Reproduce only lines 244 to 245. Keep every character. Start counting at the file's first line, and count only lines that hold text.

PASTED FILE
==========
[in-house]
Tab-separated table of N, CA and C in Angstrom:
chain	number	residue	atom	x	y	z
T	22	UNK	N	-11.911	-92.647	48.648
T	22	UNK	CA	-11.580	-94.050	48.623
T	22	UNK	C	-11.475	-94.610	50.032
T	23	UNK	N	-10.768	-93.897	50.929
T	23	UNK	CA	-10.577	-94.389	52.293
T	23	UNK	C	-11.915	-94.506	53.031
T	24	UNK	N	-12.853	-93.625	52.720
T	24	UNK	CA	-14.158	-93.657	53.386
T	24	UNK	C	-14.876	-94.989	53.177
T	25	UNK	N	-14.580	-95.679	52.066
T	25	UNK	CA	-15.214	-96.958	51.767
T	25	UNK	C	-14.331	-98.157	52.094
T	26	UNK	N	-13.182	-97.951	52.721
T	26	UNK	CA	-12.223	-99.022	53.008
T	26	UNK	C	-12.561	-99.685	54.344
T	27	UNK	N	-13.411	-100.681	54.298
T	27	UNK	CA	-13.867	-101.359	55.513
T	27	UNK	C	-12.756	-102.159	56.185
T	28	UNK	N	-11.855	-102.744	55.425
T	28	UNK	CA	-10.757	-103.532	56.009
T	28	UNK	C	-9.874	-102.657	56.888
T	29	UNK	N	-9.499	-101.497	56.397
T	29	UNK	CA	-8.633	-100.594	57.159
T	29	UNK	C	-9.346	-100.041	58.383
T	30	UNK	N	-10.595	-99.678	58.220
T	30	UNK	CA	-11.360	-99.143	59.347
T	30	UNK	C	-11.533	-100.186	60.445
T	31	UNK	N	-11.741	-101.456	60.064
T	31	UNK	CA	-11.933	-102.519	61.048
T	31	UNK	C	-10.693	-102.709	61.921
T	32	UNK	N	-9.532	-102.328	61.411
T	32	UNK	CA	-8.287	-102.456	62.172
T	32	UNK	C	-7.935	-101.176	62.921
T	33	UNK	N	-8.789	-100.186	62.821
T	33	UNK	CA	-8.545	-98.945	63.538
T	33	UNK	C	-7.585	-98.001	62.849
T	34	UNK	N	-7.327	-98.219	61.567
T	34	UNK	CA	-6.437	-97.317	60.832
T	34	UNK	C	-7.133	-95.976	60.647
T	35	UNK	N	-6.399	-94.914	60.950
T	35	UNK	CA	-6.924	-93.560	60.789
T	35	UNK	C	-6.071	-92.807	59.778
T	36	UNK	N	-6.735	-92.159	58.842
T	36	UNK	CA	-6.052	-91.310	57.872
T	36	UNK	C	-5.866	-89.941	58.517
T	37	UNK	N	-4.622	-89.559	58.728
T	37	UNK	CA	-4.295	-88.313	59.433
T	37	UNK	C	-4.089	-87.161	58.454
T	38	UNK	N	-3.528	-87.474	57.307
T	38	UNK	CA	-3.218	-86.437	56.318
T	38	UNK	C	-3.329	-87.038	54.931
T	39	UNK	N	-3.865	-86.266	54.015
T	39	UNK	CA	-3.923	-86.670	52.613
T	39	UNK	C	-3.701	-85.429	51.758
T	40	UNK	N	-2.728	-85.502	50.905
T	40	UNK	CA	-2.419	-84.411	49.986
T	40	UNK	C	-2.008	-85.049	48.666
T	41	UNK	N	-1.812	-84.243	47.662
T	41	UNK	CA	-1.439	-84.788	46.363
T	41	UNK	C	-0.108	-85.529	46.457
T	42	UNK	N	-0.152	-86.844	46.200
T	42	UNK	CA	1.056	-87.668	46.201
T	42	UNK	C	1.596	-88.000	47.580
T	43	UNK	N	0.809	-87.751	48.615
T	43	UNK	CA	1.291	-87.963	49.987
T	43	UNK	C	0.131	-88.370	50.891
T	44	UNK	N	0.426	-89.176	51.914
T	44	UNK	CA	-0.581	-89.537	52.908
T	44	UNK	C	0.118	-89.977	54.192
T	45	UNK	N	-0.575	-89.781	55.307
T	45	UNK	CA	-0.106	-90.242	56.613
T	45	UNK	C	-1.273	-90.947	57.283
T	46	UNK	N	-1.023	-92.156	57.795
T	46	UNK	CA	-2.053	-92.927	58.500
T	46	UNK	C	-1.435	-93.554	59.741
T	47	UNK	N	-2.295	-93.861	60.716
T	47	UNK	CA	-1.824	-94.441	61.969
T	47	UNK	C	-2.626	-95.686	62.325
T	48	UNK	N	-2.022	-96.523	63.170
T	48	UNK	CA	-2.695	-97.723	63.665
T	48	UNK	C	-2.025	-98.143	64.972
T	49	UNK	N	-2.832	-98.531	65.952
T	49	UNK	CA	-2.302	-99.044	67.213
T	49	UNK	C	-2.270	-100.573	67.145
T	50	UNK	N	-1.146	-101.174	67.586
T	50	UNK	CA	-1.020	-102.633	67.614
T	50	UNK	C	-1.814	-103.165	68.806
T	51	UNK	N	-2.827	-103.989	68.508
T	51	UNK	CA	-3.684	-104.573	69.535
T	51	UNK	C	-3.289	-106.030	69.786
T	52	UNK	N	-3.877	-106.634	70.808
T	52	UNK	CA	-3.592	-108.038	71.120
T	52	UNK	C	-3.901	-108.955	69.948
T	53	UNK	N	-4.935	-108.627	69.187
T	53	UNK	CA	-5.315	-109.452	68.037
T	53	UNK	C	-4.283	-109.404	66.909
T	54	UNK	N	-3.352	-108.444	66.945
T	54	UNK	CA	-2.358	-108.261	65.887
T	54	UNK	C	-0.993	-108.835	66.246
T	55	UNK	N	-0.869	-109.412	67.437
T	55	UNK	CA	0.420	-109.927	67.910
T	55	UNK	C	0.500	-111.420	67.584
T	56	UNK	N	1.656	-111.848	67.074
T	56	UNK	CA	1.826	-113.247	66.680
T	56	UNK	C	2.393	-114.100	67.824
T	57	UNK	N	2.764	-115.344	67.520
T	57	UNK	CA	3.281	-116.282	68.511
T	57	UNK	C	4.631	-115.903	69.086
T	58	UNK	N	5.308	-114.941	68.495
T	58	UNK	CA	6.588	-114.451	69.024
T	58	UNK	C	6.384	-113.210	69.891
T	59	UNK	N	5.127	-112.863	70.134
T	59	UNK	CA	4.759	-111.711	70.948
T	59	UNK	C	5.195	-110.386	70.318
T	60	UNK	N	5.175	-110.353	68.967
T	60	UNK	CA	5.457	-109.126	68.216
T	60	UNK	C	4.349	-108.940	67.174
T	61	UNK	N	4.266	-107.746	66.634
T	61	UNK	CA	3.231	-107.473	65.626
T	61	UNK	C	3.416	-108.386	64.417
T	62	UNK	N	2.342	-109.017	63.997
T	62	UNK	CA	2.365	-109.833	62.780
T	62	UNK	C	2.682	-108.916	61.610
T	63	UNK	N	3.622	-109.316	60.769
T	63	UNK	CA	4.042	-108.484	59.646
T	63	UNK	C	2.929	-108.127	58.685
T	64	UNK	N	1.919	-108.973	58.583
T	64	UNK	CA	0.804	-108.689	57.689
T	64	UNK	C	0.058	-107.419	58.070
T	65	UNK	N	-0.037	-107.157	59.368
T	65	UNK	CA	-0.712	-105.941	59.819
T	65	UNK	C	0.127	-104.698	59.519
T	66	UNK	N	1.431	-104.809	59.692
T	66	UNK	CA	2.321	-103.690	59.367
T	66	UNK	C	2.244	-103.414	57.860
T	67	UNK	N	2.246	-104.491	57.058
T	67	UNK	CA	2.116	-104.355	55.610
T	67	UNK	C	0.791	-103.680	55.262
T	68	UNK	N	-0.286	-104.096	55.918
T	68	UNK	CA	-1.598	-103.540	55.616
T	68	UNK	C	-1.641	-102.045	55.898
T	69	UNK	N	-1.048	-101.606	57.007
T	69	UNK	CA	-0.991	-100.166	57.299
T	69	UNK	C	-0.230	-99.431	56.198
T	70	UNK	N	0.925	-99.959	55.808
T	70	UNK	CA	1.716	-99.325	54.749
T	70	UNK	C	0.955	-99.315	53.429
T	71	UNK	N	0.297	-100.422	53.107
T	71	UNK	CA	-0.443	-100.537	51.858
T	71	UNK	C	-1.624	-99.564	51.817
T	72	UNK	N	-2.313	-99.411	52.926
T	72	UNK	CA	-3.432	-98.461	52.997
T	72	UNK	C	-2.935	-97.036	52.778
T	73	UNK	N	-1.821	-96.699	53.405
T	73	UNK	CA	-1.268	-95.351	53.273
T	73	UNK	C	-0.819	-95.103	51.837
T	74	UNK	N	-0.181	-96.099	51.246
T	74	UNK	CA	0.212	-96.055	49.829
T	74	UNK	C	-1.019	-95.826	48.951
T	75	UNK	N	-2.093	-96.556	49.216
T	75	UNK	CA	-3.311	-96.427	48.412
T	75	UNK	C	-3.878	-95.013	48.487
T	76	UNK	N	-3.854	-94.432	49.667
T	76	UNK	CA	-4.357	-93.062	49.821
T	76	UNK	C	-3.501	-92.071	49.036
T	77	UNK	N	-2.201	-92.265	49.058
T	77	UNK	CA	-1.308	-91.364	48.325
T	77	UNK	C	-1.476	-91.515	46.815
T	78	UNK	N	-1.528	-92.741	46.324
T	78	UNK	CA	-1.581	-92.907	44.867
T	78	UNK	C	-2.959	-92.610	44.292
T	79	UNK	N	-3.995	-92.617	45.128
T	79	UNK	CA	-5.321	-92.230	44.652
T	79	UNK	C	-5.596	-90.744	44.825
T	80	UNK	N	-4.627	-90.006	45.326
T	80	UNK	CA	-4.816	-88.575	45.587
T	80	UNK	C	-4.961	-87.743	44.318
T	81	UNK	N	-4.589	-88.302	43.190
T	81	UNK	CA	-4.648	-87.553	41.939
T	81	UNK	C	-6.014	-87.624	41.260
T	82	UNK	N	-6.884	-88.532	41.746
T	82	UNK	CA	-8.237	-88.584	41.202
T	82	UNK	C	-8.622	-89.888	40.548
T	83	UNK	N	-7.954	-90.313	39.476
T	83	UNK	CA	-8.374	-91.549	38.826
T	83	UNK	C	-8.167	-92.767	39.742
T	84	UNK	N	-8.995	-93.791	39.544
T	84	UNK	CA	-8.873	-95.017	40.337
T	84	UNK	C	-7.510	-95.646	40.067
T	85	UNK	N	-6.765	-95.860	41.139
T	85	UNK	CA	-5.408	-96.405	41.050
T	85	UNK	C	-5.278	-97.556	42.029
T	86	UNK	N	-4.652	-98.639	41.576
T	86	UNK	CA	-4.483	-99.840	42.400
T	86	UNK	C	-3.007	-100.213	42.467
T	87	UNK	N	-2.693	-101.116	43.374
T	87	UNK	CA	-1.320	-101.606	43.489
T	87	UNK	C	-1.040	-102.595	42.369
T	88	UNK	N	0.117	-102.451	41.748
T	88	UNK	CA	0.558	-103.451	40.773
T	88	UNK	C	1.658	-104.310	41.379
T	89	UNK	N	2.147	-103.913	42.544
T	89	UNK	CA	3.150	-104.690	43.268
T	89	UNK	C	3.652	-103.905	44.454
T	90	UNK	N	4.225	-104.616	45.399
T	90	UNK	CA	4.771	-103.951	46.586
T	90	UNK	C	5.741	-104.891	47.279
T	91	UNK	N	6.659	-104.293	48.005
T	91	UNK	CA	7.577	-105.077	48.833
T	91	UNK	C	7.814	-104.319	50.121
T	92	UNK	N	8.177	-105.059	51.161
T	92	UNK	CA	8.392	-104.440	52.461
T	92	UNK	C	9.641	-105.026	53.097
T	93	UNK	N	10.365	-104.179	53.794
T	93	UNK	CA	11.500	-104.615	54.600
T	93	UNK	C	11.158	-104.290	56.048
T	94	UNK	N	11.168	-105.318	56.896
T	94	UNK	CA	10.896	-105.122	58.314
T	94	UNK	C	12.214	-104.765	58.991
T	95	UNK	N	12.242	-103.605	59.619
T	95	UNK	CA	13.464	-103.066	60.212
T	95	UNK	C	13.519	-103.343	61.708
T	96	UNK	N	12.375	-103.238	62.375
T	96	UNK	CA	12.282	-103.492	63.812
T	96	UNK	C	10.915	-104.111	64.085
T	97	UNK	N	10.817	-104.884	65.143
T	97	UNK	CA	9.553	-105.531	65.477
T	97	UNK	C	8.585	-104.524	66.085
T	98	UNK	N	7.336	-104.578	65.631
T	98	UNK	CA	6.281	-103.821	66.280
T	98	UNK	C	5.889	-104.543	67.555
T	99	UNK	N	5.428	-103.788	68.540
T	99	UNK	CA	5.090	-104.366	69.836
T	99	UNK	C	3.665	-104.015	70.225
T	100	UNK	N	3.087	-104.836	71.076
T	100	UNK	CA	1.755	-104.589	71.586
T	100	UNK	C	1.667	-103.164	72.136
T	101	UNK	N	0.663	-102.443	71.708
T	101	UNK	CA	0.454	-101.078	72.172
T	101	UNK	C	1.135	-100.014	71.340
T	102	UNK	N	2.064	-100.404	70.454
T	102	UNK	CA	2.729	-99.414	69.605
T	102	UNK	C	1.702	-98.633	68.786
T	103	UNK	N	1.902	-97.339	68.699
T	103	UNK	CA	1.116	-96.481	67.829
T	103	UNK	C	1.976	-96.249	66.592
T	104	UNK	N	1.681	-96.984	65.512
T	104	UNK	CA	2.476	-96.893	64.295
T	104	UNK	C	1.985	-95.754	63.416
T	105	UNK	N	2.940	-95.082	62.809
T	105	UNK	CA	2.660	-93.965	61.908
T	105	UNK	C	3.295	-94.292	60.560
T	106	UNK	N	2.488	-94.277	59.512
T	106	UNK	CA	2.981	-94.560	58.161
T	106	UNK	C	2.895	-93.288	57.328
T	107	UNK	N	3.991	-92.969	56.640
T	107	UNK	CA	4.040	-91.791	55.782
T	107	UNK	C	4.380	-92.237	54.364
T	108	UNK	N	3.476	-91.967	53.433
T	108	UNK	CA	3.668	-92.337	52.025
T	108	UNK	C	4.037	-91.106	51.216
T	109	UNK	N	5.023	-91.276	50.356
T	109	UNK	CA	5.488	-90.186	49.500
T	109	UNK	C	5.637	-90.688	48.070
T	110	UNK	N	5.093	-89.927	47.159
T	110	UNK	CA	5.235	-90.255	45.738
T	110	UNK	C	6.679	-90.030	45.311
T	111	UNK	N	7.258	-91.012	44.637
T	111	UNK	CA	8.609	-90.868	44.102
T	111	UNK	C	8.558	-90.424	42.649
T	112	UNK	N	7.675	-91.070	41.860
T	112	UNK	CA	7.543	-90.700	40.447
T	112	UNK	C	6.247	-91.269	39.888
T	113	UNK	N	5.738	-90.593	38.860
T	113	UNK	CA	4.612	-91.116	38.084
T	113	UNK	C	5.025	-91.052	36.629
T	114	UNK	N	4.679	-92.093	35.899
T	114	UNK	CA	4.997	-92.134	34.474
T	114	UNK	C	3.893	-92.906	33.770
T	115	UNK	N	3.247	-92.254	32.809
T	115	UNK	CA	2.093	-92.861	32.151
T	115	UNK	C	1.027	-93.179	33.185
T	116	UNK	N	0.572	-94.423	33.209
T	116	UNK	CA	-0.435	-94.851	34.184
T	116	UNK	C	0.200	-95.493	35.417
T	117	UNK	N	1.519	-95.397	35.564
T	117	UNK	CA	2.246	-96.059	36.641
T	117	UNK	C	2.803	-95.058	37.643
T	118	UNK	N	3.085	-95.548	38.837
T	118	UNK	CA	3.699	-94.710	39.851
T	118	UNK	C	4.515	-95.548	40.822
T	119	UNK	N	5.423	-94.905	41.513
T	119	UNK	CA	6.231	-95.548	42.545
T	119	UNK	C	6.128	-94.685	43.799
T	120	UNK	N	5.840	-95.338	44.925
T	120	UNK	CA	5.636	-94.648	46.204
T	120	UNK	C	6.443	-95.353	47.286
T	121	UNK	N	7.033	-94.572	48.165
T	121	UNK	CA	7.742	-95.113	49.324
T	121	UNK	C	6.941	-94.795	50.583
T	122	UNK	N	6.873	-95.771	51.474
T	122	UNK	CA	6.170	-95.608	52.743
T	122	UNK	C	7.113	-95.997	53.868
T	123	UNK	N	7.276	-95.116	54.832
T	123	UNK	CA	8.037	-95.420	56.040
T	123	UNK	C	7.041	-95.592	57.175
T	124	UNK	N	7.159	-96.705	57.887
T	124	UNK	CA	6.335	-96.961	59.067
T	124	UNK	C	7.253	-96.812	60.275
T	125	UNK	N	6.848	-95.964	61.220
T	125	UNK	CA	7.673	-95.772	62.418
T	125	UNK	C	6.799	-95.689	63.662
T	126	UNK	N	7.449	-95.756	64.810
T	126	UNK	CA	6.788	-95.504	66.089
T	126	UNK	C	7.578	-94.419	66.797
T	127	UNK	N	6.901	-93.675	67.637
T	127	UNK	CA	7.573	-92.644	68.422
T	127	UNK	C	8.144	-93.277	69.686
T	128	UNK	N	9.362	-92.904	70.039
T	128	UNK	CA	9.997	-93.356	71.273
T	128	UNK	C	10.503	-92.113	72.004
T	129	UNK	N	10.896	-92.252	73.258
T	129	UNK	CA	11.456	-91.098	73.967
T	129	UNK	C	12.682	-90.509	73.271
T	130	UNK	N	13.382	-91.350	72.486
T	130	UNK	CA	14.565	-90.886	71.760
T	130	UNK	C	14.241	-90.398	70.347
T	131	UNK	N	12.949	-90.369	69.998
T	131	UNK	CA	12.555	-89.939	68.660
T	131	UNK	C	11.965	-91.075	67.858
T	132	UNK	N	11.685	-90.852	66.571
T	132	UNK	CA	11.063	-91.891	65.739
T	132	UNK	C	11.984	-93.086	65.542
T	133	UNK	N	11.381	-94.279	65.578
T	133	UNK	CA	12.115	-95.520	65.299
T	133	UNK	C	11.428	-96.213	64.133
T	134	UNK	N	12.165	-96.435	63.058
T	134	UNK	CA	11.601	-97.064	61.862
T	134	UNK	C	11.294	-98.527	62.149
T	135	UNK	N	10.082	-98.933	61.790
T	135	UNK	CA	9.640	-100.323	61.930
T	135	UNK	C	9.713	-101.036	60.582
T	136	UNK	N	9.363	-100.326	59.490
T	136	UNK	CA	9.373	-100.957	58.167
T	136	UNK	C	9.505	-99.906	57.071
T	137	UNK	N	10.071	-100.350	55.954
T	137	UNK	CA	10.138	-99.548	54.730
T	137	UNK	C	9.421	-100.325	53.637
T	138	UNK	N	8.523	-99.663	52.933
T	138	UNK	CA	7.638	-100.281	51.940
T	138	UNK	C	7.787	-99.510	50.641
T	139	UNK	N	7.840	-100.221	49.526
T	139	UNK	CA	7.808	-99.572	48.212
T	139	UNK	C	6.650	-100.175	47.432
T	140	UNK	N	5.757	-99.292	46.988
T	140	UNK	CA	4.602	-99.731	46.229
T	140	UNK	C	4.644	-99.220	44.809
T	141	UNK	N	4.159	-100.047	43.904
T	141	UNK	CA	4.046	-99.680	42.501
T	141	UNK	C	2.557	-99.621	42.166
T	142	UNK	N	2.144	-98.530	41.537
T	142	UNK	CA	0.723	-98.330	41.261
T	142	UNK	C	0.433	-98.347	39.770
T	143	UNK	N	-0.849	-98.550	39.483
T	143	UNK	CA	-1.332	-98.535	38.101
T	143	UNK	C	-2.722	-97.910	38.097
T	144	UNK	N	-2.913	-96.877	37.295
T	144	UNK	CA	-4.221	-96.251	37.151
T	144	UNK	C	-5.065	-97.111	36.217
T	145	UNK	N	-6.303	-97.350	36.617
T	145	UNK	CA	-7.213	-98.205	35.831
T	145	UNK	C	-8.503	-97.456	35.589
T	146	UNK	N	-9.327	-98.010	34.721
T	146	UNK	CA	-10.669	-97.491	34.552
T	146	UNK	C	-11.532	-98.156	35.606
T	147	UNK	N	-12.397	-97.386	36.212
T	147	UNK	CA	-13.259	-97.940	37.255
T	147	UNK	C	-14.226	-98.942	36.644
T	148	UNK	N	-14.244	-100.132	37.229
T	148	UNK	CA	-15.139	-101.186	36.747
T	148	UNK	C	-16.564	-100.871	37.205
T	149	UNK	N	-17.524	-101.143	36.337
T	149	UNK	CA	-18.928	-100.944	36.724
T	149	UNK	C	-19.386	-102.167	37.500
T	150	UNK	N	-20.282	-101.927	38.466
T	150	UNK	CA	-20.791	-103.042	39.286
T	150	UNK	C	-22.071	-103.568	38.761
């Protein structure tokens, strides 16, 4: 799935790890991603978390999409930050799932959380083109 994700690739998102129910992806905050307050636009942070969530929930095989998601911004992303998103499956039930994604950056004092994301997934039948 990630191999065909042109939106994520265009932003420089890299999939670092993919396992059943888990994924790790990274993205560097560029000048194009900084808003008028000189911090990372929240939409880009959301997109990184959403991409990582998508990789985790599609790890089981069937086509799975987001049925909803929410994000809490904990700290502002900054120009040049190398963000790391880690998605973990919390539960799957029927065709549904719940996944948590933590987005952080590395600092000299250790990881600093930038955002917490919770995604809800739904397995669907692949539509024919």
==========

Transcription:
T	102	UNK	N	2.064	-100.404	70.454
T	102	UNK	CA	2.729	-99.414	69.605